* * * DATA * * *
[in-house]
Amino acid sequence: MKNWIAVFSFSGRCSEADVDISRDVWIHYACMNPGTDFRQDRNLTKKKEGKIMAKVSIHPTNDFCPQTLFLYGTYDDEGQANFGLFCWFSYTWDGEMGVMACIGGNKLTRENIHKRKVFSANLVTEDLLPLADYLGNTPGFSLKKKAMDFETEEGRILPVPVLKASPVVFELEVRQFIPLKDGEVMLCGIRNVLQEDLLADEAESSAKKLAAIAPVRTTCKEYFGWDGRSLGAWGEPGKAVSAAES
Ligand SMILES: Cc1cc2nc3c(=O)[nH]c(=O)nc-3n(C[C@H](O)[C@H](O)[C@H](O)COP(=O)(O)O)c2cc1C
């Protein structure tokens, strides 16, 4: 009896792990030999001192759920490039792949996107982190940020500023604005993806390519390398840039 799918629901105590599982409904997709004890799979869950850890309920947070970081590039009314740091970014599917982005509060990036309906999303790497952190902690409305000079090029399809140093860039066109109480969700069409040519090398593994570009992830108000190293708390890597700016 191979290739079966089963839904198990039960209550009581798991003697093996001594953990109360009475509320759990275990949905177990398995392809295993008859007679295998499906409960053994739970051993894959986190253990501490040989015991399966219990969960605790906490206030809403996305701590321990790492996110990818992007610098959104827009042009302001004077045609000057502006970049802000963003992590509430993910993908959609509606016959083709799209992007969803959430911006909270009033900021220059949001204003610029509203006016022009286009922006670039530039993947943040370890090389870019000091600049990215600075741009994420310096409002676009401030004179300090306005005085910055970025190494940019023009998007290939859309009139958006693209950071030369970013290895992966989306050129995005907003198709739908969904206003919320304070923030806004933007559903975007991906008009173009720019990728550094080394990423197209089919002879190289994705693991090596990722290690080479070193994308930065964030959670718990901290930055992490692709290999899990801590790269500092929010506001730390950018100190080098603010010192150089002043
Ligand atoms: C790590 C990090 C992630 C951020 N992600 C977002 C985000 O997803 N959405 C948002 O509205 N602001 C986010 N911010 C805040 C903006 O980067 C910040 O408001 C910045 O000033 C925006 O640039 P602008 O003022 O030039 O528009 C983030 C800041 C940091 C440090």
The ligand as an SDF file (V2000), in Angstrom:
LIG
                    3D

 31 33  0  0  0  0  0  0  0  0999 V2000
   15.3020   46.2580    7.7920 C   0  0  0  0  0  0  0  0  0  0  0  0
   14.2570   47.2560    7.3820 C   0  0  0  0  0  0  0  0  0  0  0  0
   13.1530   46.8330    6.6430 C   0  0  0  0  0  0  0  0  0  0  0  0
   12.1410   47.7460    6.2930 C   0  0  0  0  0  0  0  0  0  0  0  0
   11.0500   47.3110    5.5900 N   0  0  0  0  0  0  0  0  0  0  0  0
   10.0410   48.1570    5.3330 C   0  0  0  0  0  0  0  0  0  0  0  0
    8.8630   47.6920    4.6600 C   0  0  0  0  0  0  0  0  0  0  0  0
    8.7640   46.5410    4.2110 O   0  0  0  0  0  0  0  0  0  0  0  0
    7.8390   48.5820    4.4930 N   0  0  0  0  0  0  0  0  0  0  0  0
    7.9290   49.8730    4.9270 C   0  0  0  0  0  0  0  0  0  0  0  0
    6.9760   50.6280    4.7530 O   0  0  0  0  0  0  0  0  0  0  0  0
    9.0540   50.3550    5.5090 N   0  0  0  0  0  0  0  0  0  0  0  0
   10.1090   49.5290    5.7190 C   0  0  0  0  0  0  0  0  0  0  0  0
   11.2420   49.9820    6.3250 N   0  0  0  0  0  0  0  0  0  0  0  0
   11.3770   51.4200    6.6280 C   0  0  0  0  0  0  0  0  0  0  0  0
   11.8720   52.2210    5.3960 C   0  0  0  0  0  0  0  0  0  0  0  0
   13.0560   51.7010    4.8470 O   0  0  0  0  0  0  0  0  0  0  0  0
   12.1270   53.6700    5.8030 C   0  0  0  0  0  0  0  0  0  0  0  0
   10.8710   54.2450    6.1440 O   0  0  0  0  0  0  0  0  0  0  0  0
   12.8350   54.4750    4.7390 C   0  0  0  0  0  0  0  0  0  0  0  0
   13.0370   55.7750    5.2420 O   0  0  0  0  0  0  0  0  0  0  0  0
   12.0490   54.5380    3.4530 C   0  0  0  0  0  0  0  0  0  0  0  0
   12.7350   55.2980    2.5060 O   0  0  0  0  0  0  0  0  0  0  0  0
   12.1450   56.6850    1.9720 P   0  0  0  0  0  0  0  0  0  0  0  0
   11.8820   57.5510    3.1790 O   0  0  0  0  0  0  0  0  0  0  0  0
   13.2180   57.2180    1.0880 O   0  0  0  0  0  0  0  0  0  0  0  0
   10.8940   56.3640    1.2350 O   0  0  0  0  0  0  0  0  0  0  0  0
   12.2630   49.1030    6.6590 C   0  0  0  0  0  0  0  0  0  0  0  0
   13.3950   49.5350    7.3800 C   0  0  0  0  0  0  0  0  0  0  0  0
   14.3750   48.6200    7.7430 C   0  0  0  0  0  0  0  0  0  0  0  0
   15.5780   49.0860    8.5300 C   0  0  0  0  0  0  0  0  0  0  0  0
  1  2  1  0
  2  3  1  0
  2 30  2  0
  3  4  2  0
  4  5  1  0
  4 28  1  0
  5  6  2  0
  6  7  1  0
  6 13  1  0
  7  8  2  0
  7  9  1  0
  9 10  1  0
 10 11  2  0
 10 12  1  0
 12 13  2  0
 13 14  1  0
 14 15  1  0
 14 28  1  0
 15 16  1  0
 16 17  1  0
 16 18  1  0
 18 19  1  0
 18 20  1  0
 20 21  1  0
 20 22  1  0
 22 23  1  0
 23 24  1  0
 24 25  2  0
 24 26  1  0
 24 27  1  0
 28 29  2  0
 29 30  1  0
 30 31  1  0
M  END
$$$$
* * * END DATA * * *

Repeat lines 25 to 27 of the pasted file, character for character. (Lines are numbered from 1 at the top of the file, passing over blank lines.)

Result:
   11.8720   52.2210    5.3960 C   0  0  0  0  0  0  0  0  0  0  0  0
   13.0560   51.7010    4.8470 O   0  0  0  0  0  0  0  0  0  0  0  0
   12.1270   53.6700    5.8030 C   0  0  0  0  0  0  0  0  0  0  0  0